15. The streets of Parramatta city centre are not overly cycle friendly or conducive to cycling. There are some shared paths along the foreshore of the River. In addition there are several signed on-street cycle routes to and through the city centre as well as a small amount of cycle parking.  A significant proportion of streets within the city centre are multiple lanes and generally heavily trafficked during peak times.  The speed limit is generally 50kph with some small sections of 40kph and 60kph.  Also the one-way streets are not particularly favourable to creating  cycle friendly conditions.


16. The 2009 Bike Plan aims to address these issues and sets out key routes through the city centre to be implemented over the next five years. This will create a network of cycle routes to and around the city centre, connecting the existing cycleway facilities.  New infrastructure can be funded from Section 94 contributions, however maintenance cannot. Creating a separate Bicycle Maintenance Funding program will ensure that the outstanding cycle route maintenance issues can be addressed more quickly and effectively. 

17. A Bicycle hire system should not be introduced until such a time that it is considered that the cycle infrastructure within the city centre is sufficient to support a bicycle hire scheme.  This can be tested through consultation including the use of the Residents Panel, undertaking cycle counts and in consultation with the Cycleway Advisory Committee.  The 2009 Bike Plan and the draft Integrated Transport Plan for Parramatta City Centre are set to significantly improve this situation.


Types of Bicycle Hire Systems

18. There are broadly five modes of Bicycle Hire including cycle centres, European on-street schemes, those run by local authorities such as Local Government Councils and commercial bike hire provided by private providers.


Cycle Centres

19. Cycle centres are usually in the form of a shop and provide end of trip facilities for cyclists in city centres.  They typically include bicycle hire and also offer showers, secure bicycle parking, bicycle servicing, dry cleaning and a café. These centres are usually located in the heart of cities and close to public transport. Cycle centres are increasing being considered as leading edge in the promotion of cycling.  It is recommended that in the long term, Council’s Civic Place development consider including a Cycle Centre.  


European on-street bicycle hire

20. There has been a recent increase in this form of bicycle hire with significant media coverage due to its massive impact on increase cycle use.  These schemes are large scale on-street bicycle hire schemes.  The success of these scheme is due to the fact that they are free to use for the first 30 minutes and can be returned to any of the numerous bicycle hire points throughout the city and, therefore ideal for short local trips.  They also complement the typical inner city lifestyle of high levels of public transport use and walking and low cost ownership and use.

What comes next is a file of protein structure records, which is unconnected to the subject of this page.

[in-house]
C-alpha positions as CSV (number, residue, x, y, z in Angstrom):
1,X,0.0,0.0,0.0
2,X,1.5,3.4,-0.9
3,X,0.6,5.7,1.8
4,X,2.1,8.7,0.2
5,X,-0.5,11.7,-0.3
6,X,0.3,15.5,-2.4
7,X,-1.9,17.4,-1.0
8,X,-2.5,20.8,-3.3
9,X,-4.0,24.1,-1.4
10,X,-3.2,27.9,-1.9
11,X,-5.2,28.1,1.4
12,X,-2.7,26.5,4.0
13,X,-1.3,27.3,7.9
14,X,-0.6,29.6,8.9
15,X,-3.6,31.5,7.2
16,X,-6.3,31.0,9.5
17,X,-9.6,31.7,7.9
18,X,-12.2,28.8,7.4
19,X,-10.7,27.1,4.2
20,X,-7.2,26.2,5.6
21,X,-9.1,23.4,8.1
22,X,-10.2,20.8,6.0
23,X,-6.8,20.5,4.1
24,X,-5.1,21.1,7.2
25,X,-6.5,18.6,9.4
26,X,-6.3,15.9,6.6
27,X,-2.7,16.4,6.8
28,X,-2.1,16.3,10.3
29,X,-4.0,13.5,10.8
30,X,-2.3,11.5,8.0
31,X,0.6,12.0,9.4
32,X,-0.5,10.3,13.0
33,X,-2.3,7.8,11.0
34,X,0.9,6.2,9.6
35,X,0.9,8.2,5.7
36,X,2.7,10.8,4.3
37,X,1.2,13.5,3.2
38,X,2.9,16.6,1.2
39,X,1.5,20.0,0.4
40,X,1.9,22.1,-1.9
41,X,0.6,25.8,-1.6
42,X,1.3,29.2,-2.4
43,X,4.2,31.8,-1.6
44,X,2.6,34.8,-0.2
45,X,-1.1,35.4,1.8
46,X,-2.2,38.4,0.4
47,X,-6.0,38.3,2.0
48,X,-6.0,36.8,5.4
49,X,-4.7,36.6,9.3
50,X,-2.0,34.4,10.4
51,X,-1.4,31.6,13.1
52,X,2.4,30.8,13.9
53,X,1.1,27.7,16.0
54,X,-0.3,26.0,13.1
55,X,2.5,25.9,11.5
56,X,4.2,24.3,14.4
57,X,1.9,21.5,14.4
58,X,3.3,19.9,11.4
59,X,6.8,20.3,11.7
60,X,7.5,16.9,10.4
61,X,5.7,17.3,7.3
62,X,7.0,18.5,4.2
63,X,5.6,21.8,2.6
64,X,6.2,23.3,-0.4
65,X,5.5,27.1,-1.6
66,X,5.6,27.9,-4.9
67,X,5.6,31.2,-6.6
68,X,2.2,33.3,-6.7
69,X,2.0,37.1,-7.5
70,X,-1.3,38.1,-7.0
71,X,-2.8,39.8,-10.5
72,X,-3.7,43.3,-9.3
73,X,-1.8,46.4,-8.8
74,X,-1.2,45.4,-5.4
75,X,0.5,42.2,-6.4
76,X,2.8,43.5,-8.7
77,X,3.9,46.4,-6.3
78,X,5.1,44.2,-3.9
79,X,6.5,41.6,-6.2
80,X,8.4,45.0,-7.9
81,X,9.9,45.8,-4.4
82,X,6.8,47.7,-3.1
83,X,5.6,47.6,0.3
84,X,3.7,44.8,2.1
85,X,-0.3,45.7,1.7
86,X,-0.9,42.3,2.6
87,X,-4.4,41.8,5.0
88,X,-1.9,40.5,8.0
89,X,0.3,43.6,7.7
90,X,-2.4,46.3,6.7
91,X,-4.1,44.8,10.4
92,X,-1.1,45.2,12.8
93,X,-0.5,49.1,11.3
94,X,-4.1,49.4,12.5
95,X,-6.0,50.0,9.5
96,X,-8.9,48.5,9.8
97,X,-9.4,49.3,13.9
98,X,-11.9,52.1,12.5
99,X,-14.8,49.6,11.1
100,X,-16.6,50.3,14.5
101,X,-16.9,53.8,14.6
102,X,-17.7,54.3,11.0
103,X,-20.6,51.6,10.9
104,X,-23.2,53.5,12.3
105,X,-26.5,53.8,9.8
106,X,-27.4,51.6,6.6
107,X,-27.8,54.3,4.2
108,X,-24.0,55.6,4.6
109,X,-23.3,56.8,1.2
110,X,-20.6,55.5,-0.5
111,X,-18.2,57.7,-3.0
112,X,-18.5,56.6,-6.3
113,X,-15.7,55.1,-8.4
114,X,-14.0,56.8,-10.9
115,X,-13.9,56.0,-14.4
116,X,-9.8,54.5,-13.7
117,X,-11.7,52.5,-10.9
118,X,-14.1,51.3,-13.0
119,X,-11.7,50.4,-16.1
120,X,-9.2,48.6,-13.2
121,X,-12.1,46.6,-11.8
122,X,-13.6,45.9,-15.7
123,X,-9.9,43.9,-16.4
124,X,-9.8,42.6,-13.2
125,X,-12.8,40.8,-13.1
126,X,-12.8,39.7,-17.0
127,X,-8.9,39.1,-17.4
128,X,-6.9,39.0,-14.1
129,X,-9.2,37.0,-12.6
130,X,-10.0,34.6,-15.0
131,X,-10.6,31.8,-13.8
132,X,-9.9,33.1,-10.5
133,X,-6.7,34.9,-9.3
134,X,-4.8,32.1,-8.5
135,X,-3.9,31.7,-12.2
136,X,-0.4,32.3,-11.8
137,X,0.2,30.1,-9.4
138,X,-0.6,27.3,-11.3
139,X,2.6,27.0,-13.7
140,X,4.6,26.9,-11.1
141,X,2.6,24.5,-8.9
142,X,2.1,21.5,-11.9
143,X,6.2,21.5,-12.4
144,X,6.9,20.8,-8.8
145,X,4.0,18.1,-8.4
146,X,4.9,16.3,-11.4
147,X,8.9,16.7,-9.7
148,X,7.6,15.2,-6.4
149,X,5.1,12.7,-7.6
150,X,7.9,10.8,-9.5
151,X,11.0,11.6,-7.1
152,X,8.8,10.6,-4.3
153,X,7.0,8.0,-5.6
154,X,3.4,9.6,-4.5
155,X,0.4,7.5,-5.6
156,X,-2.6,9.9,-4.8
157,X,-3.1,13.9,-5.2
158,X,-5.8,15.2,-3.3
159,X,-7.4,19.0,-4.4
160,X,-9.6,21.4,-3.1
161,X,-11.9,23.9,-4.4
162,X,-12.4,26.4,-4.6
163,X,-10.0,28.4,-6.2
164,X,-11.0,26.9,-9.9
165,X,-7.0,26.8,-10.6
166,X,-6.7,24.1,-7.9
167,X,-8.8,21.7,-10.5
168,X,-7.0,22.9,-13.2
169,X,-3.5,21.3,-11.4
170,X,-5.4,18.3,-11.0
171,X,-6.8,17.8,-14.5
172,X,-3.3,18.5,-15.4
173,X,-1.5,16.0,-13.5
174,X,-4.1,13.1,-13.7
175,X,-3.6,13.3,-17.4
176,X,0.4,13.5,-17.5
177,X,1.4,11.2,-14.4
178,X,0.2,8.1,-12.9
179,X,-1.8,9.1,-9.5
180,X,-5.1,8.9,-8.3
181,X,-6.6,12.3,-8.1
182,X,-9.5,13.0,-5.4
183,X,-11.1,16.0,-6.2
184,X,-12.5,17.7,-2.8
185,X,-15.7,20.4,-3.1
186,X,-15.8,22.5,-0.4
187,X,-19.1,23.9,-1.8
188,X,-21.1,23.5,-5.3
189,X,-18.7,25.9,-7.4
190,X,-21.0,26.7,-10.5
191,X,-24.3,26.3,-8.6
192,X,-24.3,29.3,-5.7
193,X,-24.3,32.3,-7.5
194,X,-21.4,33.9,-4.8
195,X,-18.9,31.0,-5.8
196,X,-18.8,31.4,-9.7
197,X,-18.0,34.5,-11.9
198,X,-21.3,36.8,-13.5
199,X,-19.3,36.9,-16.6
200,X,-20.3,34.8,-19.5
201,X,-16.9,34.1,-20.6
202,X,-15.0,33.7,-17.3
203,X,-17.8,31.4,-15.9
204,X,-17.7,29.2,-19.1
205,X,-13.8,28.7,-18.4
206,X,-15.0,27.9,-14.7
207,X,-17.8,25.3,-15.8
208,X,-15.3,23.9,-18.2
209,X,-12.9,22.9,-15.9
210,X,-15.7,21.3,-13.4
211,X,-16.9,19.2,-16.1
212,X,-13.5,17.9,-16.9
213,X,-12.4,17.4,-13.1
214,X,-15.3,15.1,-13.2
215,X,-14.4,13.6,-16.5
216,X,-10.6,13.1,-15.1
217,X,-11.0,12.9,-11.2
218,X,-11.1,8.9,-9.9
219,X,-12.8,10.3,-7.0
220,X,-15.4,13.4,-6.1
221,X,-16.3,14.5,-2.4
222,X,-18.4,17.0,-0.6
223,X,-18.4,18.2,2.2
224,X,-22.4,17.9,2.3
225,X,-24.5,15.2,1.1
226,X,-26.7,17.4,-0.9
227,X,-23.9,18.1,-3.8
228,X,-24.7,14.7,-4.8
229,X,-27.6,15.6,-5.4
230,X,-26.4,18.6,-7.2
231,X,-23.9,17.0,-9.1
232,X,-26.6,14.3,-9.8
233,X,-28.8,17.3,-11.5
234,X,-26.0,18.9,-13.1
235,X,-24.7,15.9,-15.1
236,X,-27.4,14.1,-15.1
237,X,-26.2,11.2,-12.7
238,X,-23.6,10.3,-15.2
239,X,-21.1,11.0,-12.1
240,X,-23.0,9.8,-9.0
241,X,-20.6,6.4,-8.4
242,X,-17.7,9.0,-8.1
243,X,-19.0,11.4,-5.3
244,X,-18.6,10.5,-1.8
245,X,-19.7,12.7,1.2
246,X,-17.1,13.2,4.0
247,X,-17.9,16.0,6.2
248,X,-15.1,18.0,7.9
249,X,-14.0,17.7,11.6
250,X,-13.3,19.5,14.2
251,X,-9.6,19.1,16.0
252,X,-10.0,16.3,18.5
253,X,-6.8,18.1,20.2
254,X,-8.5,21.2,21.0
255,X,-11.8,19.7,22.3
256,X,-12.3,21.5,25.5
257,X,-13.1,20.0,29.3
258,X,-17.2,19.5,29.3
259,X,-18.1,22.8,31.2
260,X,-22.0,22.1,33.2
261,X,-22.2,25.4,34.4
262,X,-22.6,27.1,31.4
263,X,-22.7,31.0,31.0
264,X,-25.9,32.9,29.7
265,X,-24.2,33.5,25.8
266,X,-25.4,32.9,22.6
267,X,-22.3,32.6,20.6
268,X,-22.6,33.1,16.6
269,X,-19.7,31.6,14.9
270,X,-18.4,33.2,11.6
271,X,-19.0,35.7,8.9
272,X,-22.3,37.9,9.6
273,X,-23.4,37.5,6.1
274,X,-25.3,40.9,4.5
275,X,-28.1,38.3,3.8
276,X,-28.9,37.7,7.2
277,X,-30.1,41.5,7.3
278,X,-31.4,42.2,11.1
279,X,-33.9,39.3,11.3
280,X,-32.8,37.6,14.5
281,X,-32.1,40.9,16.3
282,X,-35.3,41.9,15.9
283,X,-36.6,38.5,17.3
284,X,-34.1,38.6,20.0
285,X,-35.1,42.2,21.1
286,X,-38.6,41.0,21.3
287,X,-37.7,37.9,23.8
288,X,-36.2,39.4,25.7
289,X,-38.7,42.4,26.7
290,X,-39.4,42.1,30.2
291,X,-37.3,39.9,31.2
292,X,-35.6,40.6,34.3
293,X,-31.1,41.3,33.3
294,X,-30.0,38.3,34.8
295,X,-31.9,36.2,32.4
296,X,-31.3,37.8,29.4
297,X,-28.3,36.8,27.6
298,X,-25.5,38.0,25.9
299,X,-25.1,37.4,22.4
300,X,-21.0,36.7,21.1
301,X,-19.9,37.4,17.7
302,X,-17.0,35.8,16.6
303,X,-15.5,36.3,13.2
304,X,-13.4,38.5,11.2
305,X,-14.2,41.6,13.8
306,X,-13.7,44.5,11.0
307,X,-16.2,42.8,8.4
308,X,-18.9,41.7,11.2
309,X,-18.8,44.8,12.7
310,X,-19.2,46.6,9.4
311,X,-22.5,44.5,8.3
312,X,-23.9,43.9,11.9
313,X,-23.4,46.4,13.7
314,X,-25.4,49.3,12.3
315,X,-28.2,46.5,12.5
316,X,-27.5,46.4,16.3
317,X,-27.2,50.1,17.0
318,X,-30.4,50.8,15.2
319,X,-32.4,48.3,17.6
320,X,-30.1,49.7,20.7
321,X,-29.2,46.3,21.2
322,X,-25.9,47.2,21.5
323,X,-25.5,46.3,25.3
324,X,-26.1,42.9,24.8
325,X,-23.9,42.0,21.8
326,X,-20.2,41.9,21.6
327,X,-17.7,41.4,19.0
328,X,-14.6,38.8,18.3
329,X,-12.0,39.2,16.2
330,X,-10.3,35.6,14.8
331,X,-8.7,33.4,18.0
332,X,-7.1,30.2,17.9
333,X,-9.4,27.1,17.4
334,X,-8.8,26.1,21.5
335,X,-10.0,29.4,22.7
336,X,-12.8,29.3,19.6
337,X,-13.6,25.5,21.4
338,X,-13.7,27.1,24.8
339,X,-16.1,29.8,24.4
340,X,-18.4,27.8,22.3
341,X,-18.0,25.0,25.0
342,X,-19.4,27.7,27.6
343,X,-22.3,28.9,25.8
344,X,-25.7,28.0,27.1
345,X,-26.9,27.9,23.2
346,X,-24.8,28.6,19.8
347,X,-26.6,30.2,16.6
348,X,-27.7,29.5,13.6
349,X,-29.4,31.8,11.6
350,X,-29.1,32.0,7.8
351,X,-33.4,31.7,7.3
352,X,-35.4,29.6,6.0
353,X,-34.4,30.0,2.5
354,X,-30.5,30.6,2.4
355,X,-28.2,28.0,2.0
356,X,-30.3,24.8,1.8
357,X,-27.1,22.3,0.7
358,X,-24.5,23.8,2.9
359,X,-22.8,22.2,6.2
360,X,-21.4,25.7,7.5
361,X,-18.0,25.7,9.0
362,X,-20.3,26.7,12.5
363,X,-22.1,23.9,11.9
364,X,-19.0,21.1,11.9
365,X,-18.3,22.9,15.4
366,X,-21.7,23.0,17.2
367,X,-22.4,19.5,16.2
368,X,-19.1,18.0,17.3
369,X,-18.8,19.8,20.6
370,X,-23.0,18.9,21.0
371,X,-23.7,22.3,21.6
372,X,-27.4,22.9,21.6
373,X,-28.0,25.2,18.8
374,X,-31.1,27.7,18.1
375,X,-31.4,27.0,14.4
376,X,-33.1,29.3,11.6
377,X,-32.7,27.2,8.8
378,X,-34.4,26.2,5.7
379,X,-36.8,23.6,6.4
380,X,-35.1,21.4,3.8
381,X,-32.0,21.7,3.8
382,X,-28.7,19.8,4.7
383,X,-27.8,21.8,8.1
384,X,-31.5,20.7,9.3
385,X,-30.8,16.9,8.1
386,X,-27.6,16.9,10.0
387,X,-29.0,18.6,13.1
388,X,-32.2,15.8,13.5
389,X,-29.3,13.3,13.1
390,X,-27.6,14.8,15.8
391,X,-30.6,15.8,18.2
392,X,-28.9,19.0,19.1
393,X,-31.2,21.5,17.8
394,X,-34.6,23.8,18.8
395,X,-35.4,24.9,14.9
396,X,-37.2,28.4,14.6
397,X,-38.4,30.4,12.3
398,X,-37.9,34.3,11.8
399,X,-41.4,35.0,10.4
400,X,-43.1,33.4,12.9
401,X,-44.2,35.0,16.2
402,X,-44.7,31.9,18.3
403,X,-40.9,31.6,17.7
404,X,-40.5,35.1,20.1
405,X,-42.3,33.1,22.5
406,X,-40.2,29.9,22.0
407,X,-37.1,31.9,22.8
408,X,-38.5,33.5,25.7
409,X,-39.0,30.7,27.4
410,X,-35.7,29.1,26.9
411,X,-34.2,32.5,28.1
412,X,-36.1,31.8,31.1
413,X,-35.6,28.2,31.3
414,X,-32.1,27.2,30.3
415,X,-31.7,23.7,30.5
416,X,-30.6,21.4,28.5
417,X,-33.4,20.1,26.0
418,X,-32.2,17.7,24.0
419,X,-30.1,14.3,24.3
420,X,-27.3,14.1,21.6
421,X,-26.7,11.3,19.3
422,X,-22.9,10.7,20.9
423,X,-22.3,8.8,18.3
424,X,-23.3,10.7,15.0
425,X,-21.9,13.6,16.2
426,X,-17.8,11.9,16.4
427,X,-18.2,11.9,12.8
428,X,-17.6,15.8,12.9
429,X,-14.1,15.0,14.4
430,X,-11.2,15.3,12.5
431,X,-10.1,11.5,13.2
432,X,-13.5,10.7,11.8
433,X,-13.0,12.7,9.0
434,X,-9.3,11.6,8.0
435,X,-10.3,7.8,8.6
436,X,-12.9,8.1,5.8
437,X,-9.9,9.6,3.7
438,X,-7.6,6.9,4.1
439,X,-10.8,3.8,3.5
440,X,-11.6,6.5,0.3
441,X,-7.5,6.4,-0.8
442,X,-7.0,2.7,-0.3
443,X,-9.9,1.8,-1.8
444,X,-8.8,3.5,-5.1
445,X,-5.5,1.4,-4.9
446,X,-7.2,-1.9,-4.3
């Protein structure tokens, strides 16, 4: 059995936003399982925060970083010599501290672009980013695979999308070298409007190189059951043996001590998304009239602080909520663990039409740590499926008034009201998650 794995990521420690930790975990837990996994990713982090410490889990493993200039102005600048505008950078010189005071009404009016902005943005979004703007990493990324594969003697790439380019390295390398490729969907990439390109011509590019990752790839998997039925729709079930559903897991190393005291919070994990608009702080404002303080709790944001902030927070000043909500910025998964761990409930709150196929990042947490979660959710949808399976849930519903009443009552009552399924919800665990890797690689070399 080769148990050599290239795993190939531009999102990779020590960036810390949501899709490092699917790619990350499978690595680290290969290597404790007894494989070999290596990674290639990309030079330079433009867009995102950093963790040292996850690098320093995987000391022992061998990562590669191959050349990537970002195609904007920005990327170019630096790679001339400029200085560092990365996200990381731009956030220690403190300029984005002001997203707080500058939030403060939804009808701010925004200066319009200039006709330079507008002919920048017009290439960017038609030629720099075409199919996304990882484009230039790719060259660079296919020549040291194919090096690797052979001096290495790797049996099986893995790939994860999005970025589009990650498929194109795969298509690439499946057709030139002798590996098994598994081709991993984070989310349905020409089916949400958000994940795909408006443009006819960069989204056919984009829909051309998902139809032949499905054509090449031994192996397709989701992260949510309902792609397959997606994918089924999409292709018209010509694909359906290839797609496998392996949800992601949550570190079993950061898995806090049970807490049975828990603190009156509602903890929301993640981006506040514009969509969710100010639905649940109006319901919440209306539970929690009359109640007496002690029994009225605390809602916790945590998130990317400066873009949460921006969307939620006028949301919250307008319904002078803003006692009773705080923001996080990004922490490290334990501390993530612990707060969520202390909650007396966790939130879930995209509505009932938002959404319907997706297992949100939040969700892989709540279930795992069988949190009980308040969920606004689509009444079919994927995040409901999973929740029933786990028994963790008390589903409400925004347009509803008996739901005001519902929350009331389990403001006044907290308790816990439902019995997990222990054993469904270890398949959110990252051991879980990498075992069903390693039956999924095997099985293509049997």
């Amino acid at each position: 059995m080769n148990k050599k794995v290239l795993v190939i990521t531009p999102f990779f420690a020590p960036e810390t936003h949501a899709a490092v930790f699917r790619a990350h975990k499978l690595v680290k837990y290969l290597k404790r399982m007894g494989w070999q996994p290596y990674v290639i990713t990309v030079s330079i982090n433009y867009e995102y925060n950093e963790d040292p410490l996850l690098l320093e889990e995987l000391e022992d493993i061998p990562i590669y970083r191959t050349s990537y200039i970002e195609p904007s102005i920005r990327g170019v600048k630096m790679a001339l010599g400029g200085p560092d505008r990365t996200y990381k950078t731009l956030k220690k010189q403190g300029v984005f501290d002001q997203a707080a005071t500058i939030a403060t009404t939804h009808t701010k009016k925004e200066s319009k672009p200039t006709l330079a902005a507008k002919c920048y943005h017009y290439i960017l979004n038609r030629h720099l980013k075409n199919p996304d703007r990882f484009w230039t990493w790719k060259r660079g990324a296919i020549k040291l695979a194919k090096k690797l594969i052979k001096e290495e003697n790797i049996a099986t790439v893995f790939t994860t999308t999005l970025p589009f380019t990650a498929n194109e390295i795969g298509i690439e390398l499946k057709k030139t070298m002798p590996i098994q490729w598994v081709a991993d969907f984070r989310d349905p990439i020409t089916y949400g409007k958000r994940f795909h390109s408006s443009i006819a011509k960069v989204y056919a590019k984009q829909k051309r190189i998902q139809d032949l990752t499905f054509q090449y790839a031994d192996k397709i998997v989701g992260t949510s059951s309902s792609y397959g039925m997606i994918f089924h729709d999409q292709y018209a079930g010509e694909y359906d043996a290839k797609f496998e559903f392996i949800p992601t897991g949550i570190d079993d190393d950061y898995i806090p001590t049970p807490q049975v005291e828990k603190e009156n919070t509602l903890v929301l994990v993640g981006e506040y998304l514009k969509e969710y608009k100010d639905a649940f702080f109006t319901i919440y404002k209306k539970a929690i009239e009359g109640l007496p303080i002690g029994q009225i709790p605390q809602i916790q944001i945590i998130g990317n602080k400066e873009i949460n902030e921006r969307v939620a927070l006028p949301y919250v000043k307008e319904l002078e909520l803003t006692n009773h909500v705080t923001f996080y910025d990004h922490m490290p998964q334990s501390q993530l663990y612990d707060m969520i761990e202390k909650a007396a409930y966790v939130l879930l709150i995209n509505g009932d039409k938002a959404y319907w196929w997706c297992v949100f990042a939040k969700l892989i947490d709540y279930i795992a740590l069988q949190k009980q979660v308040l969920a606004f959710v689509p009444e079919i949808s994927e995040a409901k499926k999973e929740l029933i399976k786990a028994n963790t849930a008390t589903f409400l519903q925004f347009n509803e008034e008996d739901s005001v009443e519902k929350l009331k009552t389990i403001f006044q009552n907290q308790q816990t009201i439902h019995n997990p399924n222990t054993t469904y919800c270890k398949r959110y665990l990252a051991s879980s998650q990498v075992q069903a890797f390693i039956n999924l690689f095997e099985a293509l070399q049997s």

21. To address the issue of theft and vandalism the bicycles are unique with basic interchangeable parts not usable on other bicycles.  This type of bicycle hire is primarily funded by advertising revenue concessions from bicycle hire points and other street furniture. An additional success factor is that in Europe the wearing of bicycle helmets is not a legal requirement.  This makes the walk up use very attractive.  This is a significant issue yet to be addressed by Australia cities hoping to emulate their success.


22. In the past many European cities introduced free bicycle schemes and failed.  These were not bicycle hire schemes but offered the free use of bicycles left around the city.  It relied on the honesty of people to leave the bicycles in the public domain for the next user.  This system failed because the cycles were not managed or secured and quickly succumbed to theft and vandalism.


Local Authority

23. Adelaide Council, in partnership with Bicycle SA, launched Australia’s first free public bicycle hire system in 2007. It is a joint project funded by Adelaide City Council and Bicycle SA.  The hire is free from several locations across the Adelaide CBD during opening hours. Users must provide ID to hire the bicycle which is returned at the end of hire. Helmets are provided as part of the hire.  Each bicycle is fitted with a lock. Adelaide City also has a speed limit of 50km/h as well as bicycle lanes on majority of main roads and streets. This provides a high level of safety for cyclists. A safe cycling environment is essential for the success of any cycle hire model.


Commercial Bicycle Hire

24. There are numerous examples of successful public bicycle hire systems which as operated by private organisations. This service can be provided as a stand alone service, such as that found at Sydney Olympic Park and Centennial Park, or it can be attached to an already established business such as a bike shop. These businesses also offer a variety of bicycles and some expertise on issues such as helmet use and Australian road rules. This is particularly important for overseas visitors. This local knowledge includes advice on where to ride and routes  to avoid. For visitors this provides a level of security and peace of mind. For those users who may be local, this also gives an information source for future cycling activities. Most stand alone business are located in high visitor demand locations and also provide guided tours. This model can be from a permanent location, or building or can also be offered as a mobile service which can deliver bikes to various locations, such as hotels, on demand.


Community Bicycle Loans

25. The Western Sydney Cycling Network, established by Fairfield Council, promotes cycling as a healthy recreational activity and an effective means of transport for short distance trips. Bicycles are loaned for extended periods and are only available to residents of the Fairfield Local Government Area. This ‘bicycle library’ is not a bicycle hire service.